Boston students who attend the program typically have stronger academic success than their peers in BPS, according to a 2019 Harvard Graduate School of Education report. The four-year high school graduation rate for Metco students and their college-enrollment rates were about 30 percentage points higher than for students of similar demographics in BPS, the report found.

Students gain entry into the program each year via a lottery and application process, which is currently underway. In an effort to give disadvantaged students more of an edge in the application process last year, Metco stopped requiring applicants to submit their school records.

The program received 1,217 applications for 414 available seats for the 2023-24 school year. Once Metco draws an applicant’s name from the lottery, the program forwards the application to the appropriate district for review, which typically involves the family visiting the district.

A number of suburbs in recent years — spurred by a nationwide racial reckoning following the killing of George Floyd by police — have expressed an interest in expanding their programs and a few already have.

The six districts that hoped to expand this school year may need to restart their efforts. Several of the districts had changes in superintendents as well as some turnover on their school committees. Consequently, Metco is asking the districts to obtain a new vote from their committees to ensure new leadership is committed to expanding.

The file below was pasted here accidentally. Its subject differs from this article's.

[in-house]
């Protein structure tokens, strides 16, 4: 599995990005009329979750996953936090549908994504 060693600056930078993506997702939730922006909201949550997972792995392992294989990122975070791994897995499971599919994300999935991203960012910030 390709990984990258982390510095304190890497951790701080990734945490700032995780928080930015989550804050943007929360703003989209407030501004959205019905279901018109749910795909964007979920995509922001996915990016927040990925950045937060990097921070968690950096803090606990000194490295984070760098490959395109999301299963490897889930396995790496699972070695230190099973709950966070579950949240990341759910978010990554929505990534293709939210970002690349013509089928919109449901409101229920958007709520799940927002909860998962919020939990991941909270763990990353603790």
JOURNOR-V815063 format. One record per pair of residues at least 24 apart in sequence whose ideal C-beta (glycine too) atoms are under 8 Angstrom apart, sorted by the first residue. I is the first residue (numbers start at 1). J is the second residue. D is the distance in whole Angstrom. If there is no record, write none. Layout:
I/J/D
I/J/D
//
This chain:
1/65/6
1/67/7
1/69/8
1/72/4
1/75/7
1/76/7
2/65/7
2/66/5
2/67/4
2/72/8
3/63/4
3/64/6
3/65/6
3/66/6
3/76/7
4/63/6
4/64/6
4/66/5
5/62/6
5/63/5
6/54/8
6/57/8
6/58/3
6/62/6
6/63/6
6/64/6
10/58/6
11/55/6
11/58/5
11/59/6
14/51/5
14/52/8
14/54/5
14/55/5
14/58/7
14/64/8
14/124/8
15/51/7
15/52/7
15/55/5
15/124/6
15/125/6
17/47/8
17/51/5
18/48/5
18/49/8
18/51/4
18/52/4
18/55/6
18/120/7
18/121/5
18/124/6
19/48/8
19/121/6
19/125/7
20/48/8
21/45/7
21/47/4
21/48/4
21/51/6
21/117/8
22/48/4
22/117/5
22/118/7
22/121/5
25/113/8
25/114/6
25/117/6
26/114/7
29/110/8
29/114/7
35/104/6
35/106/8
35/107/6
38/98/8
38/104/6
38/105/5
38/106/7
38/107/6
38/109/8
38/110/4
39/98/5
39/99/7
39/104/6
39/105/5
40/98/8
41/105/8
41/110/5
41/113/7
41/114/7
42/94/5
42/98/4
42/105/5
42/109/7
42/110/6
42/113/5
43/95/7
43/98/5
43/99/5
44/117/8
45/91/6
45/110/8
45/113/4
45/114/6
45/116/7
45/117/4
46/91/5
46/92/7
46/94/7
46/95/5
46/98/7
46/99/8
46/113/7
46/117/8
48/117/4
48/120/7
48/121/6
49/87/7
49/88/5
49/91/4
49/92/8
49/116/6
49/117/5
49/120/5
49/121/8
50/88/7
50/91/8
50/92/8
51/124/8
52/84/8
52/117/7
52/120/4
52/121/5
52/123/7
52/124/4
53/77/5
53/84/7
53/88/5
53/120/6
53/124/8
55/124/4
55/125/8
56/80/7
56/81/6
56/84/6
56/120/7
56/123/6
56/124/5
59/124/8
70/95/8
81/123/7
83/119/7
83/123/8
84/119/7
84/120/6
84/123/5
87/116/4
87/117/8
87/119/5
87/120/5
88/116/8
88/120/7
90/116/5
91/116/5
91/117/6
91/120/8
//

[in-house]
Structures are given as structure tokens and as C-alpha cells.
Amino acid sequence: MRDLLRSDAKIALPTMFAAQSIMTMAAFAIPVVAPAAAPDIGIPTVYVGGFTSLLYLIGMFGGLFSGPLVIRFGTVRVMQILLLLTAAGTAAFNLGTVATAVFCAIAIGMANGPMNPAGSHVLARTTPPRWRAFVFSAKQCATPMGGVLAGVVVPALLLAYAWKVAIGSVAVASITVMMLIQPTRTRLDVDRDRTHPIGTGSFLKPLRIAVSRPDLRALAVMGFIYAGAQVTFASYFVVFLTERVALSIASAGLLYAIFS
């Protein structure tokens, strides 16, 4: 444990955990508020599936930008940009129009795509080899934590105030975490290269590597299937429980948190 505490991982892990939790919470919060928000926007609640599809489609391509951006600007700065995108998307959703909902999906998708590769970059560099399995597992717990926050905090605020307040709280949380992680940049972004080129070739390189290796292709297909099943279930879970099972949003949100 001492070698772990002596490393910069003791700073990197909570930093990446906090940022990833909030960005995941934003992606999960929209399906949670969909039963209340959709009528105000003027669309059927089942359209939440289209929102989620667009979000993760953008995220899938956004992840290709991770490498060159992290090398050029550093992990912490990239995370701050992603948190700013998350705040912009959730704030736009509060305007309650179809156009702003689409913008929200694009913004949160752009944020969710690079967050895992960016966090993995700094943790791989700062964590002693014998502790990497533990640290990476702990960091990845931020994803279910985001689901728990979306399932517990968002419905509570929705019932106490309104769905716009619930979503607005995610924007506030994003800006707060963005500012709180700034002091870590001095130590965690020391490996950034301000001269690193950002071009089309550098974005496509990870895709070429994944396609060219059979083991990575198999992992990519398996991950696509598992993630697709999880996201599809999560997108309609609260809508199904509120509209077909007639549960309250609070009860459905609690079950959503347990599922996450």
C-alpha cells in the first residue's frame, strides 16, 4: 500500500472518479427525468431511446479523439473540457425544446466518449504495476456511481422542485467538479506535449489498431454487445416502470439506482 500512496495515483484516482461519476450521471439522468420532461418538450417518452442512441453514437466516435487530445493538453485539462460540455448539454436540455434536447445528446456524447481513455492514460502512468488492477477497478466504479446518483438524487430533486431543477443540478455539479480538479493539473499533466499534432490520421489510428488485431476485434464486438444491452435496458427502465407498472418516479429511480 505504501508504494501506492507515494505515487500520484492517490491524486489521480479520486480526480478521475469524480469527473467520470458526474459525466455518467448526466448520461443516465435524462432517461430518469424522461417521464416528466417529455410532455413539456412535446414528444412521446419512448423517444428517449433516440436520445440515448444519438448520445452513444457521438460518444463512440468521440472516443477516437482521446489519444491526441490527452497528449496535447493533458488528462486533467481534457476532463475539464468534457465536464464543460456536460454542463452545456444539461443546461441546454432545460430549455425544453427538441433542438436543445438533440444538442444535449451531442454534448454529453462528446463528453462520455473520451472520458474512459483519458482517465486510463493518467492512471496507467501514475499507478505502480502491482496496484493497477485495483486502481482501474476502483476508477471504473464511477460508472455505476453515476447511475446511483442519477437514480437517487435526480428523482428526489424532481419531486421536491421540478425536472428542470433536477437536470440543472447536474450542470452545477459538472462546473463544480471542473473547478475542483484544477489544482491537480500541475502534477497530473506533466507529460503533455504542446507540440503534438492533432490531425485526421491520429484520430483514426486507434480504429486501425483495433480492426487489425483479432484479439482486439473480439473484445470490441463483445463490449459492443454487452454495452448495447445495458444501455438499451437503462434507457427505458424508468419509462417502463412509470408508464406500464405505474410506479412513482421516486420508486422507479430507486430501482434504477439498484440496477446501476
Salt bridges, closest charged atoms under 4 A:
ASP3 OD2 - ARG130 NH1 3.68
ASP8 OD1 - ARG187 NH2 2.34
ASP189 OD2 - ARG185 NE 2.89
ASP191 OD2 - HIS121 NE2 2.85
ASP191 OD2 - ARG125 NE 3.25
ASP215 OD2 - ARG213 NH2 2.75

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Hingham’s superintendent, Margaret Adams, said her district had planned to add 30 students to its Metco program, which currently serves about 50 students, but couldn’t after the state didn’t support Metco’s funding increase. Overall student enrollment in the district is 3,800.

“We were disappointed not to have the opportunity to grow the program, given its long and proud history in Hingham,” said Adams, noting her district began its Metco program in 1967.

Adams intends to ask her School Committee to support the expansion again for next year, she said.

Wayland also is planning to ask its School Committee again for a small expansion of 10 students if the state funding comes through, said La Toya Rivers, Wayland’s Metco director. The program currently has 129 students, while the district’s overall student enrollment is about 2,800.

Rivers expressed disappointment with the state’s decision not to increase Metco funding; the funding shortage prevented the district from adding a late bus for Metco middle school students who participate in after-school activities.

“When they level-fund us it’s a disservice to our students,” Rivers said. “Our kids deserve the funding.”



James Vaznis can be reached at james.vaznis@globe.com. Follow him @globevaznis.